Much of Mexico City and the surrounding towns are built on a vast lake bed that dried up. The Aztecs built their city on an island in the center of the lake and that is now the city square.
From the shrine we drove to the impressive Pyramids of the Sun and Moon which were built by the Teotihuacan indians from 100 BC to 700 AD. These are greater in mass than the Egyptian pyramids but are not used as burial chambers. It was awesome---not just the two huge pyramids but all of the buildings in this archaeological city. What was most amazing was the complex drainage system integrated into the several tiers of buildings. The waters collected through drains in the floors were then used for fertilization. Many of us started to climb the largest pyramid, the Pyramid of the Sun, but after going up to the second level, I chickened out when I turned around to see what I would have to face going down. With no railing, the steepness scared me. Ron, Ivan, Cliff, and Dan went all the way to the top.
Barb at the pyramids ---Ron, Ivan, Cliff, Dean & Dan on the way to the top.
After spending the morning at the shrine and pyramids we had lunch in the area before going on to San Juan del Rio and the lapidary shops. That town is famous for their opal mines. We just had a short stop for a little shopping in one store. Then we were off for another long drive.
It was late when we arrived at the Hotel Rancho Atascadero in San Miguel de Allende. This was by far the most beautiful of the hotels we stayed at and is listed as one of Mexico's most romantic inns. There was a little fireplace in our sitting room, comfortable beds, and lots of beautiful flower gardens and patios. The dinning room was charming and although the service was a little slow, the food was good. We enjoyed the evening, but wished we could stay a while to rest and enjoy.
The next morning we were whisked away for a morning of shopping in San Miguel. My mind screamed, "Stop I want to stay longer." I really liked this town and want to go back. When we toured the famous Instituto of Fine Arts, we met several Americans working on jewelry. One, a full-timer from Michigan had been staying at the campground which is within walking distance to the institute and loved it. Besides offering classes in the arts, Spanish is offered. Ron would like to study that and I want more watercolor classes. We may go back for a month or two in a year or so. One thing I really liked about San Miguel was that there were no beggars and no pushy vendors.
From San Miguel that afternoon it was a long push to get down the road. We made it to Matechuala for dinner and bed time then after an early start on the last day, we arrived back where we started by 6:30 p.m.
We learned that we don't like the pace of a tour. We have been spoiled
with our leisure pace of travel. We also like being able to stay and soak
up an area when we want to. We loved the people---that part was fun and
we thought we had an unusually compatible group which made for even more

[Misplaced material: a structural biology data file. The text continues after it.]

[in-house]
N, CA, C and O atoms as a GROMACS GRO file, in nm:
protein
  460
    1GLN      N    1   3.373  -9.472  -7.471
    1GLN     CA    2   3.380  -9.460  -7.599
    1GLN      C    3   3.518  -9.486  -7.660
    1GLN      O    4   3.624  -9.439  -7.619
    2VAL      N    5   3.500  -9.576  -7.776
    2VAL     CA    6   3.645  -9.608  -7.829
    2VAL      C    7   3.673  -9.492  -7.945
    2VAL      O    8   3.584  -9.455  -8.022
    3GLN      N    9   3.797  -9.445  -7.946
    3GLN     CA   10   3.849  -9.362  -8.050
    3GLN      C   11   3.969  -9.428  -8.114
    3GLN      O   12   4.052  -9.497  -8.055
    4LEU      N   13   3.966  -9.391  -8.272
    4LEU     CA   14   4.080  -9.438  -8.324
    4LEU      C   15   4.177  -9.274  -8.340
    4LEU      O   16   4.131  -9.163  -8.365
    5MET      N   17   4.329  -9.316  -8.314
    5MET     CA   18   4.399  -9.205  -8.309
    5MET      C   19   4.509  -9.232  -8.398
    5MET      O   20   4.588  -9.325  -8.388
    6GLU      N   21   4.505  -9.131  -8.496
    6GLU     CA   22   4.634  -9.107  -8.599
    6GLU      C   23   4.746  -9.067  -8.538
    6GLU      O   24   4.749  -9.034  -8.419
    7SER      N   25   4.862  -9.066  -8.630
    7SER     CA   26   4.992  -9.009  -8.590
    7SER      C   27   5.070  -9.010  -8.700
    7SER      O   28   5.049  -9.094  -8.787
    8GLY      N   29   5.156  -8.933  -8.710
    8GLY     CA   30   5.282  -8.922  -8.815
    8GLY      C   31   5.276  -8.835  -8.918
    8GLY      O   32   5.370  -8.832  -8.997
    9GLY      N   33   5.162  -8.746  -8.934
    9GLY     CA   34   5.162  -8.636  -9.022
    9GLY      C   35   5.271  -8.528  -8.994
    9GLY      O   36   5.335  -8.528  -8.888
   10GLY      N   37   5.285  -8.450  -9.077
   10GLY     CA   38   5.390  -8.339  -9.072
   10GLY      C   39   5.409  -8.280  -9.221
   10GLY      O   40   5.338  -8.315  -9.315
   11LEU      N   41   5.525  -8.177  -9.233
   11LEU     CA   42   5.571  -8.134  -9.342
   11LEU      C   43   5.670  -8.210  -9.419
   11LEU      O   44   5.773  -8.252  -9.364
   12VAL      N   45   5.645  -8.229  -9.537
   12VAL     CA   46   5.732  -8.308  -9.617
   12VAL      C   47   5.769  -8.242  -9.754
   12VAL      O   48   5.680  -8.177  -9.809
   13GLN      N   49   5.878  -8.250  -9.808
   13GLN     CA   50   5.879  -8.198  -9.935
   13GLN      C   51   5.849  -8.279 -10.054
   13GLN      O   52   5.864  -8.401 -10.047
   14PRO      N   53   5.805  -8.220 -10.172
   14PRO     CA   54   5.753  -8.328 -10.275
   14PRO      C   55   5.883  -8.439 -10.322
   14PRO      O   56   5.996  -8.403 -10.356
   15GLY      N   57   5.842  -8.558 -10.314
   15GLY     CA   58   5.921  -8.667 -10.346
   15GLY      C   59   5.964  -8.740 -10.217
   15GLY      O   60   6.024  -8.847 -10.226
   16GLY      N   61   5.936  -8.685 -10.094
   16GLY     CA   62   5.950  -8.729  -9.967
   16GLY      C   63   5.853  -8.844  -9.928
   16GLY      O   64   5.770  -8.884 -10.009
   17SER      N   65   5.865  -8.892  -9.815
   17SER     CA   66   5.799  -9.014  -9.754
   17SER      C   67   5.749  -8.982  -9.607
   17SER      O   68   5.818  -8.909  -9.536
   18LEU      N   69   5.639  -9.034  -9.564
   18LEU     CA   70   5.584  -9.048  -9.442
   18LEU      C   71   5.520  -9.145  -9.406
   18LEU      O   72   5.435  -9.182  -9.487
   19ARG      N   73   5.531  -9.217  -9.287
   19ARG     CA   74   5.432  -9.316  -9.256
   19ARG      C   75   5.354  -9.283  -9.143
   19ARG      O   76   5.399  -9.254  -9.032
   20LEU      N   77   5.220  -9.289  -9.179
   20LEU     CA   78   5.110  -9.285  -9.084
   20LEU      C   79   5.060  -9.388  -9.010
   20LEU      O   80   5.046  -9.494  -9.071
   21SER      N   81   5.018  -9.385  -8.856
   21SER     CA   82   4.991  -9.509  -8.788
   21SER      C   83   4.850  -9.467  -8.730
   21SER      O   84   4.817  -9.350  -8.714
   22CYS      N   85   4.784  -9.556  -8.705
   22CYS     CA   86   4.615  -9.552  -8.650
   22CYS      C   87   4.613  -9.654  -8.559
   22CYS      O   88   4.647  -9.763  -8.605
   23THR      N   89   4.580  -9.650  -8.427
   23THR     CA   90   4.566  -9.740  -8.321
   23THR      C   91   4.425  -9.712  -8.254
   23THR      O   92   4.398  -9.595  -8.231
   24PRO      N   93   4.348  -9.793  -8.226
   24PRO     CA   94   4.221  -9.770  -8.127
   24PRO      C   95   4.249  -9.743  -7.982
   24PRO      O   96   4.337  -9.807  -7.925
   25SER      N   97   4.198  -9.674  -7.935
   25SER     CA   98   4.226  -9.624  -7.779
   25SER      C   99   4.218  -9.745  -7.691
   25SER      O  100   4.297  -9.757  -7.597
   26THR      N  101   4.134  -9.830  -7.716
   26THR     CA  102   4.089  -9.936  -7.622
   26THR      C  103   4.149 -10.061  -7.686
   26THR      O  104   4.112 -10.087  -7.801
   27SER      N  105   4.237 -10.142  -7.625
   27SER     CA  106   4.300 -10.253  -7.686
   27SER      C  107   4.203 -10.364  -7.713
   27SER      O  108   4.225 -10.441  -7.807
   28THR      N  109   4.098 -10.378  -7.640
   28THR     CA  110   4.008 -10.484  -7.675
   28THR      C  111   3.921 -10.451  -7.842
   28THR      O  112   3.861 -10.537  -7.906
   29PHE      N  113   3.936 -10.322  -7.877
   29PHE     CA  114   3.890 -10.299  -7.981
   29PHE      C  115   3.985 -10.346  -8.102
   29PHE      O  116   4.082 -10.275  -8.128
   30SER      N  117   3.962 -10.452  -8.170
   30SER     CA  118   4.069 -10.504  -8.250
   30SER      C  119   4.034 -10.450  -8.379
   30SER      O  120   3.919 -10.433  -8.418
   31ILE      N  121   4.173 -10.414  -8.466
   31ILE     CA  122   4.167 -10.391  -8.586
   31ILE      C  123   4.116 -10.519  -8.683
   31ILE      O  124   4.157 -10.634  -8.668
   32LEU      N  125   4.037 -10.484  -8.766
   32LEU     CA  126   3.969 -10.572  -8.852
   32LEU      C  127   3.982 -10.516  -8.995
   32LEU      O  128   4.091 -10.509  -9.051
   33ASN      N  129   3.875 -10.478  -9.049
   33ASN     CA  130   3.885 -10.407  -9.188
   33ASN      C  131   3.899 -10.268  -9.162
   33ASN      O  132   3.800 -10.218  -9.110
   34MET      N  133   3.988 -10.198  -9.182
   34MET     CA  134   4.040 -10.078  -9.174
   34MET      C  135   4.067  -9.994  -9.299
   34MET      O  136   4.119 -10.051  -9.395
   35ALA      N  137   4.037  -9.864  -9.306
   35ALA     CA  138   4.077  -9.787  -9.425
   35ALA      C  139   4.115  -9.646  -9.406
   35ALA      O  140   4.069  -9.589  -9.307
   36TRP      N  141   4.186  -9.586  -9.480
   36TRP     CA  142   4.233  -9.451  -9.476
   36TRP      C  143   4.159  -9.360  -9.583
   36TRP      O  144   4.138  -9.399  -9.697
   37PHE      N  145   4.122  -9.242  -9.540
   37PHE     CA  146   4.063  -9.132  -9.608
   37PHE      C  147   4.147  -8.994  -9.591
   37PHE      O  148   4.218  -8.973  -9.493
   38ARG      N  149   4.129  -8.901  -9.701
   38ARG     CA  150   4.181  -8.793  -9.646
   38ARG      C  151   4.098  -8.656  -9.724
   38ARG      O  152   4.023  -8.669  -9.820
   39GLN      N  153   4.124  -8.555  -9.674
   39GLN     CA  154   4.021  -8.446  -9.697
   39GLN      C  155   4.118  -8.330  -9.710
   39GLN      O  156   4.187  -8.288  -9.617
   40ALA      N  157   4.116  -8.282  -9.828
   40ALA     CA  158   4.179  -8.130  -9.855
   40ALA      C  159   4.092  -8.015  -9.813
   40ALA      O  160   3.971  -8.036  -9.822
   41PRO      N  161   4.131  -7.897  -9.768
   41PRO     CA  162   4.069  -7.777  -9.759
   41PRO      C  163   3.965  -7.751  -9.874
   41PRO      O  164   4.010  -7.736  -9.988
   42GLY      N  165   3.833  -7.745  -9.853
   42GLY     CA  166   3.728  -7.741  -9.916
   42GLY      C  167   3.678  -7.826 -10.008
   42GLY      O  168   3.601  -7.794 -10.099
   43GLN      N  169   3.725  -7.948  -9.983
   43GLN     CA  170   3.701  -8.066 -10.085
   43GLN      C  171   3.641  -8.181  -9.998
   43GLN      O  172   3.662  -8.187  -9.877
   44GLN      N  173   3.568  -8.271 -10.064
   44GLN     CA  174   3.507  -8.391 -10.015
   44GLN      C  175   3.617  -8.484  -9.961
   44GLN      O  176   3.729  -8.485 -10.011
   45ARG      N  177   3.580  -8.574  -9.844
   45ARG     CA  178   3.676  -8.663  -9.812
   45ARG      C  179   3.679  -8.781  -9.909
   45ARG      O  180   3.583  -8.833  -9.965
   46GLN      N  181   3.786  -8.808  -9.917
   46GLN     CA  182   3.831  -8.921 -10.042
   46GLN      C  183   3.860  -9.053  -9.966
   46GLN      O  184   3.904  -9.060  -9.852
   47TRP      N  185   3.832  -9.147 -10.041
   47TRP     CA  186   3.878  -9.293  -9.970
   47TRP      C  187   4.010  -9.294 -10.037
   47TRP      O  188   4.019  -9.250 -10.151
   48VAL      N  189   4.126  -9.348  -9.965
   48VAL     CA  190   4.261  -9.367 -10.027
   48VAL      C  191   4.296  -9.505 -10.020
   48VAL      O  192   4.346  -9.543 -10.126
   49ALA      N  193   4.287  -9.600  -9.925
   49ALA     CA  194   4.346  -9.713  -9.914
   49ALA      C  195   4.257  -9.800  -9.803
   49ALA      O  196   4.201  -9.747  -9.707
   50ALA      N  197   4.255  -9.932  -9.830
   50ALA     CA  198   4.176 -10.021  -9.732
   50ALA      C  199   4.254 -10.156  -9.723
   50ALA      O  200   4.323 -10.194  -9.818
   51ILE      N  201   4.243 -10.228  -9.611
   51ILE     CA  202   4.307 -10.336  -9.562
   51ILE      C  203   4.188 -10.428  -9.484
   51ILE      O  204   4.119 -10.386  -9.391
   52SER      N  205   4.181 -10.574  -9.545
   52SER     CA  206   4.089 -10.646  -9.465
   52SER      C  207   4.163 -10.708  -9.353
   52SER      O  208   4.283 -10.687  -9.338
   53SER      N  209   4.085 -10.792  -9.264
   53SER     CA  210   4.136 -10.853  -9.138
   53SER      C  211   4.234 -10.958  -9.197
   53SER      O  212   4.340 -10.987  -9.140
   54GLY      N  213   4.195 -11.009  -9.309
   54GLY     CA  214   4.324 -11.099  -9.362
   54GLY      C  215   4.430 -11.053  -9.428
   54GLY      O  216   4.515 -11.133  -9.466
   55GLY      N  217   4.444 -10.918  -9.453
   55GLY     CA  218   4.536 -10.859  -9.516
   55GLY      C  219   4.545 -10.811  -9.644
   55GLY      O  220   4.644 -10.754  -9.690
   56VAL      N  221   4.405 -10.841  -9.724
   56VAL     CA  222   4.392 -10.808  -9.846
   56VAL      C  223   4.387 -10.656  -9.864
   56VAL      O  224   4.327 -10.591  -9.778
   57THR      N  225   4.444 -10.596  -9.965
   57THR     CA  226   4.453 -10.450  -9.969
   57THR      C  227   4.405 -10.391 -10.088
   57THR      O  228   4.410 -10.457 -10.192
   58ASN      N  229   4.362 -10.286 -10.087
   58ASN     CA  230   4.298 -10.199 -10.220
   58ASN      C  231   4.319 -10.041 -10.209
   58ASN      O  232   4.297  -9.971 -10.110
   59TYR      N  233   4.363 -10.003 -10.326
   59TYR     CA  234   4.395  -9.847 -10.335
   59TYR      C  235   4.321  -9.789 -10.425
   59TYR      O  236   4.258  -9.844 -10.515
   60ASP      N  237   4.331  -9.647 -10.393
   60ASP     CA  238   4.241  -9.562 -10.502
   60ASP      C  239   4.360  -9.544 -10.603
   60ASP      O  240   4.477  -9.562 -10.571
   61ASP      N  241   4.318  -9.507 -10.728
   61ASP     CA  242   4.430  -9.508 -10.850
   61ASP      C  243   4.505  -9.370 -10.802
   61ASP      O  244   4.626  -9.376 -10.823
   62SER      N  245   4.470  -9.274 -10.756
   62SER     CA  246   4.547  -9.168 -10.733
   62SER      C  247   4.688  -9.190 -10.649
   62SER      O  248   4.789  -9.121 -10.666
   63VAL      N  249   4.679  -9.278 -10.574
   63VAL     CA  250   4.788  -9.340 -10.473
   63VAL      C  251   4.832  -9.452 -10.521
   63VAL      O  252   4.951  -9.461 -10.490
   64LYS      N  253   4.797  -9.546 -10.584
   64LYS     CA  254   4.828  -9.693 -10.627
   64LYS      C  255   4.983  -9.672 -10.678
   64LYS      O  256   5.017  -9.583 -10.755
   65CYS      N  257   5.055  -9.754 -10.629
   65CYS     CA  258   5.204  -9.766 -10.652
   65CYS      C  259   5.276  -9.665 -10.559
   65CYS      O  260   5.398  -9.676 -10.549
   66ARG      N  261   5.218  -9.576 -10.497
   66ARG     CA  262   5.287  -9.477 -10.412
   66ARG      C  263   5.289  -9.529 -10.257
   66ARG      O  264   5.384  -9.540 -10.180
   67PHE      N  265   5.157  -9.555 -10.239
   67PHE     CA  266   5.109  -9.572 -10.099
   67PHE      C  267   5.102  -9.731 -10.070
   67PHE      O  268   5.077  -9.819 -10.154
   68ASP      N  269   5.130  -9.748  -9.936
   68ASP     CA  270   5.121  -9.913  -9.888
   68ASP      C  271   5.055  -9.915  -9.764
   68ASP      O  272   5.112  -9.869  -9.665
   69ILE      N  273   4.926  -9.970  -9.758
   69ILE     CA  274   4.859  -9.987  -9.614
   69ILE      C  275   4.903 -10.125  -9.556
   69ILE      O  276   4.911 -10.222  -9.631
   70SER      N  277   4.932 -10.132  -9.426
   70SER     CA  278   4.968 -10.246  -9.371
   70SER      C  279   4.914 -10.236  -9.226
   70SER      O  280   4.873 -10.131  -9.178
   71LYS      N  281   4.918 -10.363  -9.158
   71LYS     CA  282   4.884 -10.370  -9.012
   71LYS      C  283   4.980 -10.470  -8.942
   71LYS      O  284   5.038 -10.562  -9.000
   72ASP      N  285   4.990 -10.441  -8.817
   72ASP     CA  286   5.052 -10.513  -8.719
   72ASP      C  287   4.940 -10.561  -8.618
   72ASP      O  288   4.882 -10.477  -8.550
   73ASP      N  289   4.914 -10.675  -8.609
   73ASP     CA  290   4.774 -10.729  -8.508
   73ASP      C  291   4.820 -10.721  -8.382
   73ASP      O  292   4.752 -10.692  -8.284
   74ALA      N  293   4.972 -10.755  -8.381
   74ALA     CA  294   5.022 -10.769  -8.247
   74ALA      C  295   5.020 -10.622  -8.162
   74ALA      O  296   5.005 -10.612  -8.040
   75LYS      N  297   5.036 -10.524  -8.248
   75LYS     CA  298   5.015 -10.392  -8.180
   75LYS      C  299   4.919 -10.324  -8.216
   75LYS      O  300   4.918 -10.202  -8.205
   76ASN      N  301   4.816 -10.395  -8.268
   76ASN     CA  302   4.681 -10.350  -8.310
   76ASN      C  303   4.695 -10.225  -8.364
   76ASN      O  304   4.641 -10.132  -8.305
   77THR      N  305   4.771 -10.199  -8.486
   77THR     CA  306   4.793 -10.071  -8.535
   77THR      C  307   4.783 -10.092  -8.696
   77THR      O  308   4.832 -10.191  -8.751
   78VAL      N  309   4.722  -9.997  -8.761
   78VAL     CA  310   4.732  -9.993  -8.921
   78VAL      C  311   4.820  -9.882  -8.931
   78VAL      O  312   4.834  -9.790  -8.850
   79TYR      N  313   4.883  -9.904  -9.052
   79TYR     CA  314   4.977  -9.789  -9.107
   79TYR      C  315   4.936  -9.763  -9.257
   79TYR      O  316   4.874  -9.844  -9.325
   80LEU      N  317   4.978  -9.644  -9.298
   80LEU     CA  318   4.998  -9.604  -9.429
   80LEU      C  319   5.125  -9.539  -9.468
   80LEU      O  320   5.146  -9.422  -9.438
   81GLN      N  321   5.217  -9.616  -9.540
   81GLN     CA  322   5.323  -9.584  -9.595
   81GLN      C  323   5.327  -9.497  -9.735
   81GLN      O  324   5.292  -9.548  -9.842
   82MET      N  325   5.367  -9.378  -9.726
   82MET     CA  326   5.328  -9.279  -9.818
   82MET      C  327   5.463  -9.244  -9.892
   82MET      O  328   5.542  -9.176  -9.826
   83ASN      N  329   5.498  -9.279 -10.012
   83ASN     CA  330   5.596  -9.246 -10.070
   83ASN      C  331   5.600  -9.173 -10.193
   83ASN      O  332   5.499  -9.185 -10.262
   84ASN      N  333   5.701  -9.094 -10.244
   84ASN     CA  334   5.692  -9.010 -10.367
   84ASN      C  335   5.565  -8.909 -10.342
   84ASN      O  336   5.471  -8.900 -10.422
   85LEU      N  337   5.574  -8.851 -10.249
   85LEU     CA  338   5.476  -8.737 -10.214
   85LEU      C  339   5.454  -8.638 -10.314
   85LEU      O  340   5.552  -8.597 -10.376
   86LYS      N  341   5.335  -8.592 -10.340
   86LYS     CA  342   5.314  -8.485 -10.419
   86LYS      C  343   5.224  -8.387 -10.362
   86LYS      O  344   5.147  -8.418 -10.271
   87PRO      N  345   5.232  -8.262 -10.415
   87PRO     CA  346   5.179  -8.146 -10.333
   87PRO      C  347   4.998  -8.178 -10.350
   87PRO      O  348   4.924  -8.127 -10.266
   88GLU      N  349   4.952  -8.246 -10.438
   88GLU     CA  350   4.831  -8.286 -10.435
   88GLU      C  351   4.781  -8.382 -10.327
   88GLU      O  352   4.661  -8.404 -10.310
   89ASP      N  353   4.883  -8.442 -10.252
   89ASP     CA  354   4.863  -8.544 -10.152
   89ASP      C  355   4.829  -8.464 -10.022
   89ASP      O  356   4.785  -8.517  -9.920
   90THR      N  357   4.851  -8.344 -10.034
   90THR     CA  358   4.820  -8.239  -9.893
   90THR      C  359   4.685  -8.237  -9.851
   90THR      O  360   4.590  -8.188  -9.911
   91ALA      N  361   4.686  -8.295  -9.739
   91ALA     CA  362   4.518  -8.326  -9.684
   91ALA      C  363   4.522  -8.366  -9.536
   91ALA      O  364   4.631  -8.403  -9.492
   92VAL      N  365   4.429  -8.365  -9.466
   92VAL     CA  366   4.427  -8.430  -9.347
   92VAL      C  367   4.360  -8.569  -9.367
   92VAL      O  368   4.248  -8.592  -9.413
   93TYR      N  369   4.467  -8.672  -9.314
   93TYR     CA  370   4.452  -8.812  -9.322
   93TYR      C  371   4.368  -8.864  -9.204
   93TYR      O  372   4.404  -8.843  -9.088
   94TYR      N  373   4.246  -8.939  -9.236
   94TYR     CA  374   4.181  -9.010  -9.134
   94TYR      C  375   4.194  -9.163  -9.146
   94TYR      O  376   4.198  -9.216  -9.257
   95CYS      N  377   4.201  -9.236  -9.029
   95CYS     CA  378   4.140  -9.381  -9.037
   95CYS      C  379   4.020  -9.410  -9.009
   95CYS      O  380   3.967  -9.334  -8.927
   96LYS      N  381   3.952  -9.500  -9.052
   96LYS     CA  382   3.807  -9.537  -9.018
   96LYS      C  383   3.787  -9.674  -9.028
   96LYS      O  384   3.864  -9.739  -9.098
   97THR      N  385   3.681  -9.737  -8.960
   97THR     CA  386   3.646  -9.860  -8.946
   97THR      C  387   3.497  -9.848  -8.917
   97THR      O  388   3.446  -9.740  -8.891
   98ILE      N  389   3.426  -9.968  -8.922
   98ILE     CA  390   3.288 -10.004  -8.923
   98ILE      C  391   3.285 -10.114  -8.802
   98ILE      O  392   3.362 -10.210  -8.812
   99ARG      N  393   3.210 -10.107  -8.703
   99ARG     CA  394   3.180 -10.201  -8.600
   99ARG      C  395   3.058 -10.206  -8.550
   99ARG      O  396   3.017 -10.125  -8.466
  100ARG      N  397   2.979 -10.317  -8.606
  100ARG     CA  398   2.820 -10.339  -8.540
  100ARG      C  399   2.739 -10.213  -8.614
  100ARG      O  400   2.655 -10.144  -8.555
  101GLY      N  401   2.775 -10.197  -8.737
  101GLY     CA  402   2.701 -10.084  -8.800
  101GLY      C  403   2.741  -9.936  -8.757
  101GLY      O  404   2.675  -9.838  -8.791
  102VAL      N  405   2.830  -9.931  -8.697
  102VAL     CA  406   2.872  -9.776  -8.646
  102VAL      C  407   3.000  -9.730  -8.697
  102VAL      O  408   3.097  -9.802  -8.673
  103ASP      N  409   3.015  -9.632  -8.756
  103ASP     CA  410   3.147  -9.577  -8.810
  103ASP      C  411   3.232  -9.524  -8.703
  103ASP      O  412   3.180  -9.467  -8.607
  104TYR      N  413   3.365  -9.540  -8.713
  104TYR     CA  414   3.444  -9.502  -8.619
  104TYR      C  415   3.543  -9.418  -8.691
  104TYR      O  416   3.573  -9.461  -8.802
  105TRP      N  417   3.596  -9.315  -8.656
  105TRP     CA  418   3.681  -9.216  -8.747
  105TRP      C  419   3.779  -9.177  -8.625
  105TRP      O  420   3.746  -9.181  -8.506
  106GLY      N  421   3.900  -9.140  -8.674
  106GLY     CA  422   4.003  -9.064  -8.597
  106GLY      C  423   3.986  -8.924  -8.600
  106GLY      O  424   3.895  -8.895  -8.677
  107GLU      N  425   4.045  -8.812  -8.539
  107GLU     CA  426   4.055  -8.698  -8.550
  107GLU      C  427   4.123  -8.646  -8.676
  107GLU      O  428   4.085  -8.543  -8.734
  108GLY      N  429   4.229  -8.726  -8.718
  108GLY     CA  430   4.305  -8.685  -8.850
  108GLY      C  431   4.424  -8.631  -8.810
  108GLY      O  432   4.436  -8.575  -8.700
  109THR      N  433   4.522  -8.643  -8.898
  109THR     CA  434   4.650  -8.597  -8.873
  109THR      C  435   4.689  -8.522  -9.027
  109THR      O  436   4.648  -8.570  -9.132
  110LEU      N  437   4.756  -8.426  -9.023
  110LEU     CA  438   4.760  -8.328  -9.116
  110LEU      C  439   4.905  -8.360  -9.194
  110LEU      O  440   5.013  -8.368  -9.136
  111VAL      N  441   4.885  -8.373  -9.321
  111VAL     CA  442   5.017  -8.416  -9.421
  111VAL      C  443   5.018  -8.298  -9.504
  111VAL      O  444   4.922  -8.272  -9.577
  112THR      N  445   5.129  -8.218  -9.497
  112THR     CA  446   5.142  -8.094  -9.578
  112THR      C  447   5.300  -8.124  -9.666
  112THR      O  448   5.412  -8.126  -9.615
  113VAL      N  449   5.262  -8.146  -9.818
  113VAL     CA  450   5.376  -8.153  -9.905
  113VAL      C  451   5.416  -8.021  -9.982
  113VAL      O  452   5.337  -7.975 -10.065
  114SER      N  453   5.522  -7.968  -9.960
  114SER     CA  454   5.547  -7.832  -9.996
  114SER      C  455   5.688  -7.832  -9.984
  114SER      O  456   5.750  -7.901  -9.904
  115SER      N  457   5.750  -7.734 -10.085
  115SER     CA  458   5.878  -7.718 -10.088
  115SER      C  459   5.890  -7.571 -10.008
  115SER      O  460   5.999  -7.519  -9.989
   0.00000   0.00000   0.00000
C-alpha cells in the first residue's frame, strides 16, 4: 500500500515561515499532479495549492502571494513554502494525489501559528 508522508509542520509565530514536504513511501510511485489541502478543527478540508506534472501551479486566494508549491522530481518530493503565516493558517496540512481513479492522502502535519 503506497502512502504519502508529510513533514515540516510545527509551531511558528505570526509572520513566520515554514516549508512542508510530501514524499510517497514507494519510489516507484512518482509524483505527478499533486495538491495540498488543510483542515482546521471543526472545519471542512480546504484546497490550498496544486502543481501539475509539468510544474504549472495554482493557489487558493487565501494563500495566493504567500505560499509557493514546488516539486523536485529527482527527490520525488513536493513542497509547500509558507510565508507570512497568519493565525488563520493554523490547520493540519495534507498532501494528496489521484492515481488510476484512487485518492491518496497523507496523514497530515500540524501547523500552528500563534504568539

fun. Mexico is a great place to explore and many feel safer in a well controlled
group. Now that we have seen a little, we will not be afraid to drive the
motor home in to selected areas.
A week long trip to Mexico City with visits along the way doesn't make one an expert on Mexico. This complex country has had a violent history with strong religious and political conflicts. It is a country with great natural resources and is attractive to tourists. Because of its many contrasts, it is almost impossible to generalize, so I will only report on what I saw and experienced.
Here are some of the contrasts. I saw beautiful modern office buildings and hotels in Mexico City along with dilapidated structures still abandoned since the 1985 earthquake. I observed well dressed prosperous looking citizens in a cosmopolitan atmosphere trying not to notice the many beggars that inhabit the downtown area. Attractive homes and villas dotted the hillsides while several miles away the squatters were living in shacks and adobes with no windows. Likewise, modern tractors were tilling the soil, while in the next field a man was plowing with oxen. Even the geography was a contrast as we traveled through desert, beautiful mountain ranges and rich agricultural areas. Many of our metropolitan areas have the same contrasts, but it seems more pronounced in Mexico.
Mexico's richest asset is its people. Almost every one agrees that they have a strong cultural foundation that emphasizes family, education and hard work. Many of us that have been coming to the Rio Grande Valley over the years have always been impressed with workers that have migrated here. Friends who recently visited from Michigan could not get over the cheerful service and the smiles they received when dining and shopping. For us, it was the same in Mexico and we quickly realized that our friendly neighbors to the south live up to their reputation.